Avoiding Overdraft Fees
Being financially successful is not only about how much money you make, but also about how much
money you keep. It is important to develop good money habits when you are young as these will carry
into adulthood. If you are already an adult, and haven’t learned this, now is the time and I hope this
article helps. Bank overdraft fees are a pain in the rear end.
There are many areas where you can save money in the area of personal finance, and a
little knowledge and effort can help you keep money in your pocket. With any area of personal finance,
it is important to begin with good, fundamental habits.
When you start with good habits and these become a part of how you operate, you become
accustomed to doing things the right way. I have been in the banking business my entire adult life
and have seen many people, young and old, give my bank money that they should have been keeping
for themselves and their families.
What I am talking about are bank fees. Banks make money from consumers basically in two ways,
interest and fees. In this article, I am talking about overdraft fees.
An overdraft fee occurs when you use your debit card, which is a point-of-sale transaction, or write a
check but don’t have enough money in your checking account to cover the cost of what was just
purchased. It goes something like this:
The sale takes place at the store and you will walk away with them. The check or point-of-sale
transition travels electronically from the store to the bank. Once the transaction hits your
account, the bank has two options.
1) pay the item, or
2) send the item back to the store. Either way, you will be charged an overdraft fee.
The national average for an overdraft fee is approximately $35.00 per item, so not only have you spent money you didn’t have, you’ve spent an extra $35.00 on the item because of the overdraft fee.
Depending on your creditworthiness, the length of time you have had your account and if you have been responsible in handling your account, the bank may elect to pay the transaction and assume the risk that you will cover this overdrawn amount.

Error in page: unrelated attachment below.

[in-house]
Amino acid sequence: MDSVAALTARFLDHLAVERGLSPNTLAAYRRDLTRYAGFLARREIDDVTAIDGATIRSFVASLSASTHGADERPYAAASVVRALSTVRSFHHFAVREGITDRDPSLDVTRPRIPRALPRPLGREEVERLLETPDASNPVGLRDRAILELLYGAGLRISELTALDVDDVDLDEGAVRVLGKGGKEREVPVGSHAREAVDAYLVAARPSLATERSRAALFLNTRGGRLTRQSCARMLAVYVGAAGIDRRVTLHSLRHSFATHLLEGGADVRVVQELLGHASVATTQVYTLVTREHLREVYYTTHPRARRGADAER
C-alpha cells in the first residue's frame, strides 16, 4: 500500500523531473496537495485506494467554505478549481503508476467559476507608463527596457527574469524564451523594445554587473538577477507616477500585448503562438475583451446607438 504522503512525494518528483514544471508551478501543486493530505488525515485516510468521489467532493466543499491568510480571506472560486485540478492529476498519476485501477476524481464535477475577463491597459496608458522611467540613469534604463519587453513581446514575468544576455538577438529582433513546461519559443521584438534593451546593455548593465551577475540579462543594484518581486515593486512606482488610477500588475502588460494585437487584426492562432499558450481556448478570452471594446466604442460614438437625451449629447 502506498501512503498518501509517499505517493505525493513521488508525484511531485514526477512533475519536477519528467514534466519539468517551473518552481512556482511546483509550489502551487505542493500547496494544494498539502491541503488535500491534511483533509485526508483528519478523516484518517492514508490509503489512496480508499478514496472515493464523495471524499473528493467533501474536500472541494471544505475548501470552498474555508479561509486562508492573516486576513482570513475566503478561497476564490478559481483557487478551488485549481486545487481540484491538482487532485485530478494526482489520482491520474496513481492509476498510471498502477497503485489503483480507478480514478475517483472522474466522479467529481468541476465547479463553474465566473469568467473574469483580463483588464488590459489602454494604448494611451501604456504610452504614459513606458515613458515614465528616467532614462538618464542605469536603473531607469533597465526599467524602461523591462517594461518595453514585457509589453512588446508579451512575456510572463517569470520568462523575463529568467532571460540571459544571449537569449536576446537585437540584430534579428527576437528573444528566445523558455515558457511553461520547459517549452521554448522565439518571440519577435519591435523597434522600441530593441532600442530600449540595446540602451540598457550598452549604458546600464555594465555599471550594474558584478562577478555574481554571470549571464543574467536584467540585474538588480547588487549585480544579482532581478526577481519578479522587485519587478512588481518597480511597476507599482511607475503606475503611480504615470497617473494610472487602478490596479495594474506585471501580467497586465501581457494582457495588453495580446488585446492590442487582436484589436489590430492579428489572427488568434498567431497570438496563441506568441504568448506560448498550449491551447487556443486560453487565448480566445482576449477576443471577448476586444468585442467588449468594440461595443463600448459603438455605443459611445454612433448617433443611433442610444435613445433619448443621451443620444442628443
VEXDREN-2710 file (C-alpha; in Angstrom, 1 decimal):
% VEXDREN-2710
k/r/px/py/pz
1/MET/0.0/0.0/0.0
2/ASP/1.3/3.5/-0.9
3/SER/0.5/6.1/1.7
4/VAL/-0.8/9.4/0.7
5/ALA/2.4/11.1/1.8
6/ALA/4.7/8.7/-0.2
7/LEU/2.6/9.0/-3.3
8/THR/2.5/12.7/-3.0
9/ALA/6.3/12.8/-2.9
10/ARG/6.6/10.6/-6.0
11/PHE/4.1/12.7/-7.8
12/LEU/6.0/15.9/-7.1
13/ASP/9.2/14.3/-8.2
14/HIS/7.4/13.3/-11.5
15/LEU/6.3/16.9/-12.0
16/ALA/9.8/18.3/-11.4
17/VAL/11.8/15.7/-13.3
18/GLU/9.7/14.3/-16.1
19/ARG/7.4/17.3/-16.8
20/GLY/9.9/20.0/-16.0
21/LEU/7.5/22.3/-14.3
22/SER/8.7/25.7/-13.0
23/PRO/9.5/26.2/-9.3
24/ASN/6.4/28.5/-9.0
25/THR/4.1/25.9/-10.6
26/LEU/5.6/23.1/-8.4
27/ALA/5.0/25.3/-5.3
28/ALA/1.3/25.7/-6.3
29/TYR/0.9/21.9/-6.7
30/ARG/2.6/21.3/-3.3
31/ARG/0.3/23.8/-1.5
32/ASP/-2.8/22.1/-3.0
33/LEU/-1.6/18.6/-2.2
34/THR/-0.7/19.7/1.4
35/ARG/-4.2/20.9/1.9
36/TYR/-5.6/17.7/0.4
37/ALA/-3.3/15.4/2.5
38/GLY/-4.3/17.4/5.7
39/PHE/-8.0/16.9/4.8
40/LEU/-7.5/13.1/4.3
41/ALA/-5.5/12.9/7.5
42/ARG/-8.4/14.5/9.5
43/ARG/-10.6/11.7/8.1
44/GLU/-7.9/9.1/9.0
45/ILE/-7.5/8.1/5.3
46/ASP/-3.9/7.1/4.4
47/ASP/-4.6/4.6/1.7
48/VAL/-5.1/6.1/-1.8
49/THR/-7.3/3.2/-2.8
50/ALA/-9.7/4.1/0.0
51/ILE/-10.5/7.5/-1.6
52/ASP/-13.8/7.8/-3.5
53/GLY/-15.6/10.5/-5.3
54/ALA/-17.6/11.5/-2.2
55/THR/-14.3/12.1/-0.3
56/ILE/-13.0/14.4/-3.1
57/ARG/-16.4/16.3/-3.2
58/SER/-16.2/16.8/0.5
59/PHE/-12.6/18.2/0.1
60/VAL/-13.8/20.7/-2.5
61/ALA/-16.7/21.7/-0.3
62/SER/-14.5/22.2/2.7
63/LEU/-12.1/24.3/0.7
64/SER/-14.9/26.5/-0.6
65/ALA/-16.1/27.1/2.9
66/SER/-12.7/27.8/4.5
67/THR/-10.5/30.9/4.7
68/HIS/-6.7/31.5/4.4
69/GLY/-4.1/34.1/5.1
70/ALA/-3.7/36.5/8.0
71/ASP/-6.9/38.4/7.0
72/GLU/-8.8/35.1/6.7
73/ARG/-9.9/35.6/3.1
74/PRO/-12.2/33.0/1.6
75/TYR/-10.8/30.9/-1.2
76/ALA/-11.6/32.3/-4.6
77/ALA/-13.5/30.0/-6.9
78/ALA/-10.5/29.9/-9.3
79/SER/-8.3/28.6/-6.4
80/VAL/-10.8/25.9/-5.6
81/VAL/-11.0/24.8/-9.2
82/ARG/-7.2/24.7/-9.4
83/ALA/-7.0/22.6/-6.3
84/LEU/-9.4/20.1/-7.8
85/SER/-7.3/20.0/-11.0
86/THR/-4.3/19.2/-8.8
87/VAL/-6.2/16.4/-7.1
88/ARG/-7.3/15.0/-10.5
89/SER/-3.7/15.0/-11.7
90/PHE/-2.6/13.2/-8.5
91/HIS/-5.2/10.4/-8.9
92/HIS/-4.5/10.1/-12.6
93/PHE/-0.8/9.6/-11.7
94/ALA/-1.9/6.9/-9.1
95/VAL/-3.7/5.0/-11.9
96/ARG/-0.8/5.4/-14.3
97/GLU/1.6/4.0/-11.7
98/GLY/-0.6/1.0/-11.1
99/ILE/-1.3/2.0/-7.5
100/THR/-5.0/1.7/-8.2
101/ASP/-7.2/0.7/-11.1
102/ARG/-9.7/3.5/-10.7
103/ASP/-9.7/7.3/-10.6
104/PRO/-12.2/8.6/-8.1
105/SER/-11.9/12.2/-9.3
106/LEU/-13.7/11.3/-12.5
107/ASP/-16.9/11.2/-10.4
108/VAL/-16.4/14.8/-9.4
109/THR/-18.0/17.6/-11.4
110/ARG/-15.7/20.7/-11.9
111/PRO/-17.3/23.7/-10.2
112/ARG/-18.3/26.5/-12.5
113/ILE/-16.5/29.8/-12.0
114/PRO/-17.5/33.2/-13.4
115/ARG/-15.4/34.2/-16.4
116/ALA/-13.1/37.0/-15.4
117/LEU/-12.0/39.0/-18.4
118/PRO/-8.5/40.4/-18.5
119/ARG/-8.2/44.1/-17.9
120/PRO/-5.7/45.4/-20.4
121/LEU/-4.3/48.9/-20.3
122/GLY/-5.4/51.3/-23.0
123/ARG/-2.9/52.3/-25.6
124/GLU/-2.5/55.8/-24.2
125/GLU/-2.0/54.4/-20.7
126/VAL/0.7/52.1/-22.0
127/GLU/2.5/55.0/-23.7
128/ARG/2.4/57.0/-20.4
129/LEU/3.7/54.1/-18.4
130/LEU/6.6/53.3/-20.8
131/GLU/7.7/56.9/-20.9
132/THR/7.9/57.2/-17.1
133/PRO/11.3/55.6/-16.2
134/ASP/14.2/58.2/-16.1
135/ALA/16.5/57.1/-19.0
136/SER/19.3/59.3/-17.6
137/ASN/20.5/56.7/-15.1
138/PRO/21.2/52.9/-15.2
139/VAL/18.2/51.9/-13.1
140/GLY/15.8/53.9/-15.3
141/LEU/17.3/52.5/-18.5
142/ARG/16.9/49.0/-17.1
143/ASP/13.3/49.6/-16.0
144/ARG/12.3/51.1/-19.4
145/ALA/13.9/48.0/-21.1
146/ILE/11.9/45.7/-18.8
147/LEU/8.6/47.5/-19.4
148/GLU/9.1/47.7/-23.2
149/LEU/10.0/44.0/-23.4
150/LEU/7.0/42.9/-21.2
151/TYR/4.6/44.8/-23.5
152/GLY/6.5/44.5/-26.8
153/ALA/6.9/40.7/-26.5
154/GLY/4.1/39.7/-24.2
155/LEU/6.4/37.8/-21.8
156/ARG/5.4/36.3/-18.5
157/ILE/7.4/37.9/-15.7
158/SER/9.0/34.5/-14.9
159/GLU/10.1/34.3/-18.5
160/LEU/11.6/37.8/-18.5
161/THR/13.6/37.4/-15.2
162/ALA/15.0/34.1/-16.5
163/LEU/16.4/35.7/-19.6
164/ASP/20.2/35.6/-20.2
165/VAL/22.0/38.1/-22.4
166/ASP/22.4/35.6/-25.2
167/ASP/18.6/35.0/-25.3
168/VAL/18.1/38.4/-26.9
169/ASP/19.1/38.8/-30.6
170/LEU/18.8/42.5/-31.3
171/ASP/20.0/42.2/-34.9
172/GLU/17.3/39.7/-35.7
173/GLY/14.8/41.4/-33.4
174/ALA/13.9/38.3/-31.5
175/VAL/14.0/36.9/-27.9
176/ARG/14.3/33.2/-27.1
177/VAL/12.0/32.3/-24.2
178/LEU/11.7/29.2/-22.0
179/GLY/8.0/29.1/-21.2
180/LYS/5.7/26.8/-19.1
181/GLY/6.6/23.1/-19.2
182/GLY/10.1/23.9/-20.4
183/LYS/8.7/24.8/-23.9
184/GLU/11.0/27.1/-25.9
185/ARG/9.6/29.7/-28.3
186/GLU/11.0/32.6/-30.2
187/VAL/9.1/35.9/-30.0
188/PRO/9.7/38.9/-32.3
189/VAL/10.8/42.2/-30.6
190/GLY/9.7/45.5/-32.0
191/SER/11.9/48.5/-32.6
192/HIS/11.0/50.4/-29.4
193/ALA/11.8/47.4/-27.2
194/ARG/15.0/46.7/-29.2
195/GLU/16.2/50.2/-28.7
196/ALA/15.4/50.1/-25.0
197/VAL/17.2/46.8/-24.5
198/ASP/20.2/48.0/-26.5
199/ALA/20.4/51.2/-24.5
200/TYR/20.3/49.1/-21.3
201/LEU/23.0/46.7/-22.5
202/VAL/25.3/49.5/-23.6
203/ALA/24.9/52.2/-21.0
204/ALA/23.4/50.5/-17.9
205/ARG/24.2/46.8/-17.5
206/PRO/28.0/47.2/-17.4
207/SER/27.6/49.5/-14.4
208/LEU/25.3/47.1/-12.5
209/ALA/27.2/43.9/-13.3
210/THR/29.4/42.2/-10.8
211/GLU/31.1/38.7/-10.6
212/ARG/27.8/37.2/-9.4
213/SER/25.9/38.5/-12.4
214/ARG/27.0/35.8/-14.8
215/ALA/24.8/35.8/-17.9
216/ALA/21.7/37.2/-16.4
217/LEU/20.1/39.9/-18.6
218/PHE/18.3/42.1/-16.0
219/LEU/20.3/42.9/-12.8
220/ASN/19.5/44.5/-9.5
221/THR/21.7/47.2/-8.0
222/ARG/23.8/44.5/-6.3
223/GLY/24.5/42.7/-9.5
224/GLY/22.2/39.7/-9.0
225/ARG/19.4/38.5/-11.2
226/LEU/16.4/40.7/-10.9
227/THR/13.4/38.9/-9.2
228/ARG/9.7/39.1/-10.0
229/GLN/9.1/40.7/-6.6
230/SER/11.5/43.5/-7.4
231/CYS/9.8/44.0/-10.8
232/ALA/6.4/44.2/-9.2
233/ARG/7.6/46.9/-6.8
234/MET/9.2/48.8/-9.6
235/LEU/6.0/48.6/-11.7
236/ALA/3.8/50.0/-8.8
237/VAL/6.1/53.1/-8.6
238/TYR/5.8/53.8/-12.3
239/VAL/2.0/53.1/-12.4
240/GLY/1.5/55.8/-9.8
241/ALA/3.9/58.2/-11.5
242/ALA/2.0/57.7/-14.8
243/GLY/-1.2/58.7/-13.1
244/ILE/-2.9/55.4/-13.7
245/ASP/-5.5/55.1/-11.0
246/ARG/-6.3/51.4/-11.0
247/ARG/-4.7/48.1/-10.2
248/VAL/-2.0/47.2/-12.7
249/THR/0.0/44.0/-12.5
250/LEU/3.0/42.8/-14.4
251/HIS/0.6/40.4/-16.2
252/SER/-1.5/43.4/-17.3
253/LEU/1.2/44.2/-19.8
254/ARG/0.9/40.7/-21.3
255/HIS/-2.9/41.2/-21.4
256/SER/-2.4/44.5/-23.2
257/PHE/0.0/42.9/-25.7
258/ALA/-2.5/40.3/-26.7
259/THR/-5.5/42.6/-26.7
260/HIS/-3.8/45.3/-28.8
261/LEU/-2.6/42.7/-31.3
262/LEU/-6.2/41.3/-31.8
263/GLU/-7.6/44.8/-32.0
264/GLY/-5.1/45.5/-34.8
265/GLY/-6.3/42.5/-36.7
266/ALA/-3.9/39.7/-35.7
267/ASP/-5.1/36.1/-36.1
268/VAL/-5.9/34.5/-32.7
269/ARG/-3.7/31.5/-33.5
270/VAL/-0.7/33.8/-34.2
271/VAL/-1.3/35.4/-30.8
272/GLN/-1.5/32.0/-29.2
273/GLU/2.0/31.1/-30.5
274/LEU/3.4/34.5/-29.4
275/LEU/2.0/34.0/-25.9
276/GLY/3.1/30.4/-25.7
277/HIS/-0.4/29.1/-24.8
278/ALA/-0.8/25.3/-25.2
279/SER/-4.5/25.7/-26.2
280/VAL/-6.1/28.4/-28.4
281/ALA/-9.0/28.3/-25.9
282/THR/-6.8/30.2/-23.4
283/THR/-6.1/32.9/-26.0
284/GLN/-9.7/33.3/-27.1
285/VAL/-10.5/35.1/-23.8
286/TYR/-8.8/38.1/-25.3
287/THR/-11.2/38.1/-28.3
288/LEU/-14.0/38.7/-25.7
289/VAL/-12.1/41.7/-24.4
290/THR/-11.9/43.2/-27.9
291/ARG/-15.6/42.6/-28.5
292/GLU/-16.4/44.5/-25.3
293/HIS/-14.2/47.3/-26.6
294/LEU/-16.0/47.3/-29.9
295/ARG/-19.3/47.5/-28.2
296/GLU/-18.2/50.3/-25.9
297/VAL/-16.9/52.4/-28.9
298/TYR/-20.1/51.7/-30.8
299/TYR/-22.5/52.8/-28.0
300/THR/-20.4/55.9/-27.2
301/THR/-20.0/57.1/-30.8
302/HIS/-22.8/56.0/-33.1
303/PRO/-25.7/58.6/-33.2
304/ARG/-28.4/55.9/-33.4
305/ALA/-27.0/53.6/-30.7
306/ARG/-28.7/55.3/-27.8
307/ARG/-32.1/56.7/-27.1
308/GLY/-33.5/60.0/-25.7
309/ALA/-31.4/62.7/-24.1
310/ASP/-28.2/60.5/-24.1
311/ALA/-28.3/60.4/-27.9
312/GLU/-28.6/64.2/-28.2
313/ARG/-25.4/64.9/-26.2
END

As I mentioned above, the bank also has the option of returning your transaction to the store. If this is the case, the store will also charge what is called a “returned check charge.” These charges can be as
high as $50.00. Let’s say you found a good deal on a sweater and you decided to buy it.
You haven’t been keeping up with the balance in your checking account, but you buy it anyway.
The sweater cost $40.00 and you are excited because you got a good deal. You use your debit card
and take your bargain and leave. Two days later you receive an email or notice by mail that your
purchase created an overdraft fee of $35.00. You also find that the bank sent your transaction back
to the store since you didn’t have enough in your account to cover the cost of the item. The store then
levies a $50.00 charge on you since they now have the inconvenience of tracking you down and trying
to get you to pay for this sweater (since the bank didn’t pay the transaction). Now, look at the cost of
this sweater you still haven’t paid for: $40.00 + $35.00 + $50.00 = $125.00. You now must come up
with $125.00 to put into your checking account just to get it back to zero.
So what is the solution? One sure-fire way to keep this from happening is to keep a
ledger of all deposits and withdrawals that are added and subtracted from your account.
Your check register/ledger is a simple solution and will help you avoid the expensive problems
of being charged overdraft fees, however you must be consistent and put in some effort to